When Unlucky Louie plays in penny games, his money disappears so fast that a sonic boom should emanate from the table. Louie was today’s South, and when East preempted, he leaped to five clubs, reasonably enough. (His bid was strong; there are no preempts over preempts.)
West led the 10 of spades, and East overtook with the jack. Louie took the ace and, at the speed of sound, led the king of trumps. West won and led his last spade, and when East won and led a third spade, Louie was stuck: West was sure to score his 10 of trumps.
“Duck the first spade,” North advised.
“The man would usually have a seven-card suit,” Louie snorted.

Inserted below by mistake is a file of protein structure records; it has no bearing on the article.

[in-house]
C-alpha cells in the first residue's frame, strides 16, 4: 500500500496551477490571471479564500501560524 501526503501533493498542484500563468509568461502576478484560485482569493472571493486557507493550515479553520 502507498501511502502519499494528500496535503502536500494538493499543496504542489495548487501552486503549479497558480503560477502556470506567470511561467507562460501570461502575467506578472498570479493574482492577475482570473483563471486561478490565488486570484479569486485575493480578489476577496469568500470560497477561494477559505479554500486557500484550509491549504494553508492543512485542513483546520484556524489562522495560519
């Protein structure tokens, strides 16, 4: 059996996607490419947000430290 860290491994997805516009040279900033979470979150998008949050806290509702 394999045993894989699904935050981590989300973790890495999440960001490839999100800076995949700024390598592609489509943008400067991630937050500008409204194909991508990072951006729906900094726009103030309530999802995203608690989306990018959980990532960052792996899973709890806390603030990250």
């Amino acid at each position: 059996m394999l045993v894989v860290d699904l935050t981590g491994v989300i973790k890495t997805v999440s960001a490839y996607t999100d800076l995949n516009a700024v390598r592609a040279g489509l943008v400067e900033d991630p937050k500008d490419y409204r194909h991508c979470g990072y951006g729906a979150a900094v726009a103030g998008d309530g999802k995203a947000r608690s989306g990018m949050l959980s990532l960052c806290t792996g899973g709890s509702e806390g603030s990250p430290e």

Louie had to win the first spade, but he should have taken more time over his next play. To guard against the actual lie of the cards, Louie cashes the ace of hearts, leads a diamond to dummy and returns the queen of hearts, pitching his last spade. The loser-on-loser play stops the defenders’ trump promotion.
Question: You hold: ♠ 76 3 ♥Q 9 6 5 2 ♦A Q ♣ 6 5 3. Your partner opens one diamond, you respond one heart, he bids one spade. Now what?
Answer: To pass might be a winning action; a contract of one spade might provide your only plus score. Nevertheless, your partner could have as many as 18 points, and you have useful honors in his first suit. Bid 1NT. You have no stopper in clubs, but you do have balanced pattern. Give partner another chance.